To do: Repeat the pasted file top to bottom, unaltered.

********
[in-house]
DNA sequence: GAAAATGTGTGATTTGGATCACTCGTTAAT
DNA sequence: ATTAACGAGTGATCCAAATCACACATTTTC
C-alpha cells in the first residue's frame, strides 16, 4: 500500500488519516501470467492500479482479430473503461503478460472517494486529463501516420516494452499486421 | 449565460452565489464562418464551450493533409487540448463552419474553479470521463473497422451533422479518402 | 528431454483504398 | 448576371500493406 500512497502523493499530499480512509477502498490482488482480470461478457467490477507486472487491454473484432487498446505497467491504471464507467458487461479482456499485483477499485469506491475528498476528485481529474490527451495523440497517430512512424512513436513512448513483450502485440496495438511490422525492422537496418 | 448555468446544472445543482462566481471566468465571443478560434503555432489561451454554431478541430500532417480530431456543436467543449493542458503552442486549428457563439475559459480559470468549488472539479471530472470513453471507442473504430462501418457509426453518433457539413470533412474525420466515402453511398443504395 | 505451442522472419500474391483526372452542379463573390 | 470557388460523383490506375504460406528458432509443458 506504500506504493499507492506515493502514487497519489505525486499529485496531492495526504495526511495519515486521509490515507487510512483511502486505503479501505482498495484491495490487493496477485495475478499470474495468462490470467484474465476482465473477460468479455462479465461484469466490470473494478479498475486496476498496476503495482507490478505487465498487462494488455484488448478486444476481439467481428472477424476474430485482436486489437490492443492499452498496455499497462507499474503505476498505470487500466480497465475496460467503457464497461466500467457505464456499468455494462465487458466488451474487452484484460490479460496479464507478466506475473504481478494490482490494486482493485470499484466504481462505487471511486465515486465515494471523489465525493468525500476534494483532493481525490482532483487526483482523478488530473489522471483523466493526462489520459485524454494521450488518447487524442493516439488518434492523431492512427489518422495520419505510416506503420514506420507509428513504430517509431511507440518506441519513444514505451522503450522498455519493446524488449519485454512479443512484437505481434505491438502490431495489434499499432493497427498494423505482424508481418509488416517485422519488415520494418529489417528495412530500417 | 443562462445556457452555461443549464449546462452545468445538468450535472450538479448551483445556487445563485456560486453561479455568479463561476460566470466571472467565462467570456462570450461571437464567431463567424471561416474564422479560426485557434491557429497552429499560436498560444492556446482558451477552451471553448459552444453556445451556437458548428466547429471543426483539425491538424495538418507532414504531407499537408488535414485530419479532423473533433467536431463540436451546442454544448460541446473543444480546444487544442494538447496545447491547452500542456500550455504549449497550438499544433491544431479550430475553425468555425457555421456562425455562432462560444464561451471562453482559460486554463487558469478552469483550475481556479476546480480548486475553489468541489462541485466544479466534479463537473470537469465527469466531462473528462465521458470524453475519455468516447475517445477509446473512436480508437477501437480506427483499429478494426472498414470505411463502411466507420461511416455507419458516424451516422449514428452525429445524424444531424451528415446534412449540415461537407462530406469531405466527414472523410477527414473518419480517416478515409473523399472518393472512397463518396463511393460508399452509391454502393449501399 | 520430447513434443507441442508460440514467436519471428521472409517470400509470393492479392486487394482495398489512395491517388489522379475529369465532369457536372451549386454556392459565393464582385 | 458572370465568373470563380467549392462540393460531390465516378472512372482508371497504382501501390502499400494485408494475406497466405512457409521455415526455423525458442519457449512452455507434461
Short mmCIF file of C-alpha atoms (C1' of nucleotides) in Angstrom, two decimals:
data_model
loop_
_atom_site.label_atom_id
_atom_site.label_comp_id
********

[in-house]
DNA sequence: GAAAATGTGTGATTTGGATCACTCGTTAAT
DNA sequence: ATTAACGAGTGATCCAAATCACACATTTTC
C-alpha cells in the first residue's frame, strides 16, 4: 500500500488519516501470467492500479482479430473503461503478460472517494486529463501516420516494452499486421 | 449565460452565489464562418464551450493533409487540448463552419474553479470521463473497422451533422479518402 | 528431454483504398 | 448576371500493406 500512497502523493499530499480512509477502498490482488482480470461478457467490477507486472487491454473484432487498446505497467491504471464507467458487461479482456499485483477499485469506491475528498476528485481529474490527451495523440497517430512512424512513436513512448513483450502485440496495438511490422525492422537496418 | 448555468446544472445543482462566481471566468465571443478560434503555432489561451454554431478541430500532417480530431456543436467543449493542458503552442486549428457563439475559459480559470468549488472539479471530472470513453471507442473504430462501418457509426453518433457539413470533412474525420466515402453511398443504395 | 505451442522472419500474391483526372452542379463573390 | 470557388460523383490506375504460406528458432509443458 506504500506504493499507492506515493502514487497519489505525486499529485496531492495526504495526511495519515486521509490515507487510512483511502486505503479501505482498495484491495490487493496477485495475478499470474495468462490470467484474465476482465473477460468479455462479465461484469466490470473494478479498475486496476498496476503495482507490478505487465498487462494488455484488448478486444476481439467481428472477424476474430485482436486489437490492443492499452498496455499497462507499474503505476498505470487500466480497465475496460467503457464497461466500467457505464456499468455494462465487458466488451474487452484484460490479460496479464507478466506475473504481478494490482490494486482493485470499484466504481462505487471511486465515486465515494471523489465525493468525500476534494483532493481525490482532483487526483482523478488530473489522471483523466493526462489520459485524454494521450488518447487524442493516439488518434492523431492512427489518422495520419505510416506503420514506420507509428513504430517509431511507440518506441519513444514505451522503450522498455519493446524488449519485454512479443512484437505481434505491438502490431495489434499499432493497427498494423505482424508481418509488416517485422519488415520494418529489417528495412530500417 | 443562462445556457452555461443549464449546462452545468445538468450535472450538479448551483445556487445563485456560486453561479455568479463561476460566470466571472467565462467570456462570450461571437464567431463567424471561416474564422479560426485557434491557429497552429499560436498560444492556446482558451477552451471553448459552444453556445451556437458548428466547429471543426483539425491538424495538418507532414504531407499537408488535414485530419479532423473533433467536431463540436451546442454544448460541446473543444480546444487544442494538447496545447491547452500542456500550455504549449497550438499544433491544431479550430475553425468555425457555421456562425455562432462560444464561451471562453482559460486554463487558469478552469483550475481556479476546480480548486475553489468541489462541485466544479466534479463537473470537469465527469466531462473528462465521458470524453475519455468516447475517445477509446473512436480508437477501437480506427483499429478494426472498414470505411463502411466507420461511416455507419458516424451516422449514428452525429445524424444531424451528415446534412449540415461537407462530406469531405466527414472523410477527414473518419480517416478515409473523399472518393472512397463518396463511393460508399452509391454502393449501399 | 520430447513434443507441442508460440514467436519471428521472409517470400509470393492479392486487394482495398489512395491517388489522379475529369465532369457536372451549386454556392459565393464582385 | 458572370465568373470563380467549392462540393460531390465516378472512372482508371497504382501501390502499400494485408494475406497466405512457409521455415526455423525458442519457449512452455507434461
Short mmCIF file of C-alpha atoms (C1' of nucleotides) in Angstrom, two decimals:
data_model
loop_
_atom_site.label_atom_id
_atom_site.label_comp_id